VAN HORN – The Culberson County-Allamoore Independent School District in Van Horn will host an Aerospace and Defense Technologies and Manufacturing Training Center in partnership with the University of Texas at El Paso (UTEP).
The next-generation regional initiative is designed to address a critical need in aerospace manufacturing employment by training local high school students and upskilling local workers, making them workforce-ready and good job prospects for work locally, regionally, and nationwide.
While there’s a need for degreed engineers and research scientists, the industry also requires a well-trained mechanical and technical staff to make all kinds of parts to send things into space, said Ahsan Choudhuri, Ph.D., associate vice president and founding director of the UTEP Aerospace Center. Some of the training can be completed in about eight months.
The education, workforce training, and manufacturing initiative was announced at a meeting on Friday, March 3 in Van Horn. It was attended by representatives of the towns of Van Horn and Valentine, the Van Horn Economic Development Corporation, the Rio Grande Council of Governments, Workforce Solutions Borderplex, the office of US Rep. Tony Gonzales, the Texas Department of Transportation as well as the school district and UTEP.
UTEP has a robust aerospace engineering education and research footprint bolstered in 2022 by a $40 million grant that is funded by the U.S. Economic Development Administration’s $1 billion Build Back Better Regional Challenge. The quest for funds was a competitive process and UTEP and its city of El Paso partner were one of 21 projects awarded nationwide from more than 500 grant applications.
The rural component in Van Horn – and eventually at Sul Ross State University in Alpine – is the rural outreach portion of the grant’s master workforce, manufacturing, and education plan connecting UTEP research and education sites in and around El Paso with the rural region of Far West Texas. The Van Horn training center would also tie in (be interoperable) with training and research facilities in Fabens and Tornillo.
The UTEP aerospace engineering school has placed thousands of graduates in good-paying jobs throughout the industry in recent years and now looks to do so in Van Horn and the region, Dr. Choudhuri said.
Superintendent of Schools Kenneth Baugh said the district is in the process of applying for a $2 million grant through the congressman’s office to construct a 20,000-square-foot building on campus. Half will be occupied by the district and the other half by UTEP’s training and manufacturing facility. Curriculum is under development by the university.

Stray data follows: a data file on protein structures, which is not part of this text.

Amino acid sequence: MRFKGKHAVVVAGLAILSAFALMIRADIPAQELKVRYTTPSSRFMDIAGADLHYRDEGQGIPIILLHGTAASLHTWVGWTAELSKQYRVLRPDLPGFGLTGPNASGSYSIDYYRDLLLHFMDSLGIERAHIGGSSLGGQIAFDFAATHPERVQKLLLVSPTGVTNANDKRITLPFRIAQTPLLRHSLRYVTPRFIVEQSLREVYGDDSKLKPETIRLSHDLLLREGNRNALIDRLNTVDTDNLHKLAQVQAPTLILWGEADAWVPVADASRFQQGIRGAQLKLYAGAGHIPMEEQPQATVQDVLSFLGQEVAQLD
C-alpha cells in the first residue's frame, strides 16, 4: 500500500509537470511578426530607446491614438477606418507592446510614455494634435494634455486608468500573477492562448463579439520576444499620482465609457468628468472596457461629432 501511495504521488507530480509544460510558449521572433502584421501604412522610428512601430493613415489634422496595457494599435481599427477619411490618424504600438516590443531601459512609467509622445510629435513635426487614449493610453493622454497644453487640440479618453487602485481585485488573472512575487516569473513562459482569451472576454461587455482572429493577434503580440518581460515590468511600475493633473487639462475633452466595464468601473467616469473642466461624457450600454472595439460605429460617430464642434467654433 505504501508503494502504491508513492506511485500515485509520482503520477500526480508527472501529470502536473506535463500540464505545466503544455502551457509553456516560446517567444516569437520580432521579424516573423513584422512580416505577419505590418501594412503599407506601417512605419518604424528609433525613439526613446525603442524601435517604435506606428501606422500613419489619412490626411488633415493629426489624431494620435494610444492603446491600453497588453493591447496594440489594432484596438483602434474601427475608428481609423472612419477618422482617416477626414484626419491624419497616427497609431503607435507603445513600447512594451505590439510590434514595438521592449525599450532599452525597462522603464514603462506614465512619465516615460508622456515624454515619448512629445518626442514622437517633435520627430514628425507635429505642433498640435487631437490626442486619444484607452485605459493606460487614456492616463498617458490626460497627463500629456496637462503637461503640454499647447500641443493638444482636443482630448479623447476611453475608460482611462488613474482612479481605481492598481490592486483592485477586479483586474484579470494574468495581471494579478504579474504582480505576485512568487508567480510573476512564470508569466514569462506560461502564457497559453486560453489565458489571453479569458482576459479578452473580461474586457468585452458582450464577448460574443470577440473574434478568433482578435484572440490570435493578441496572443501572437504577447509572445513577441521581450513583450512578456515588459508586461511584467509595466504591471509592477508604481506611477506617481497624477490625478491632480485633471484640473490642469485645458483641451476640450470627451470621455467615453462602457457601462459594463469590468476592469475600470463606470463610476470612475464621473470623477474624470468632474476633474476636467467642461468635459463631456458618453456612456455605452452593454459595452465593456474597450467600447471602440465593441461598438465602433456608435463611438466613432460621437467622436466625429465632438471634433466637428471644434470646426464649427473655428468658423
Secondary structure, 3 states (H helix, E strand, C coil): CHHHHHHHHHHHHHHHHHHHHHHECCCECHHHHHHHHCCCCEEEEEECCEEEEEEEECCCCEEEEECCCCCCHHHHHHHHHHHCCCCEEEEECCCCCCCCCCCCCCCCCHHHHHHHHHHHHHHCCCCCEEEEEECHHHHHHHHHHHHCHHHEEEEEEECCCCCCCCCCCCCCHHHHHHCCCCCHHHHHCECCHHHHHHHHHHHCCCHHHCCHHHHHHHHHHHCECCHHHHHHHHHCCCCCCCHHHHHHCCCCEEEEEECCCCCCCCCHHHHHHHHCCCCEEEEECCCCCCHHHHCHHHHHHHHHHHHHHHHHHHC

UTEP is partnering with a school district already on a parallel track with its Van Horn Technology and Early College High School. The ‘school within a school’ offers its students post-secondary certifications and associate degrees in welding technology, STEM (computer science and health), and instrumentation engineering technology.
While the CCAISD side of the proposed facility would be for its students, UTEP’s facility would accept and train local workers, Baugh said.
The proposed new building will house the district’s drone, robotics, and rocketry programs, he said.
The initiative addresses a key concern for Baugh: a workforce pathway out of “generational poverty” for the district’s students and their families.
Something like 50 percent of future employment are jobs that haven’t yet been created, Baugh said, and the initiative will be nimble to pivot to training emerging jobs as the aerospace and defense industries mature.
“How exciting for an aerospace training center to pick Van Horn for one of its locations,” said Krissy Lerdal, the Van Horn Economic Development Coordinator. “Economically it will be beneficial for our community as well as the surrounding area and the opportunities for Van Horn are truly endless. Having a training center with the focus on aerospace, could encourage development and expansion of our industrial park to include supportive industries. This in turn, with the certifications that the center attendees would produce, could increase salaries, entrance levels, and knowledge for new workers. Our families have the ability for multi generations to work, live, and have successful careers all while living in Van Horn, Texas. With more industry comes updated infrastructure, housing, restaurants, workforce and more all because we will be training people to have successful careers in aerospace.”
According to the grant application narrative, “The Aerospace and Defense Technologies and Manufacturing Training Center (ADTech @El Paso @Van Horn @Alpine) will offer short-term, paid, skills-based training for in-demand positions, increasing the earnings of West Texas residents. Based on needs identified by industry stakeholders and partners, the initial deployment will be in the areas of additive manufacturing, (or 3D printing); digital engineering; spacecraft, missile systems, and launch vehicles; unmanned aerial systems, (or drones); and general aerospace manufacturing.”
In a portion of a summary for the grant project, Reclaiming Aerospace and Defense Manufacturing Dominance through Frontier Technologies, “The vast expanse of wide open West Texas offers an opportunity for the growth of commercial space exploration and an opportunity to connect underserved rural residents to high-paying, high-tech jobs that don’t require relocation to big cities. The West Texas Advanced Technology Corridor is an investment in rural communities along the 1-10 corridor in the growth of the region’s space industry from El Paso to Culberson County, Texas.”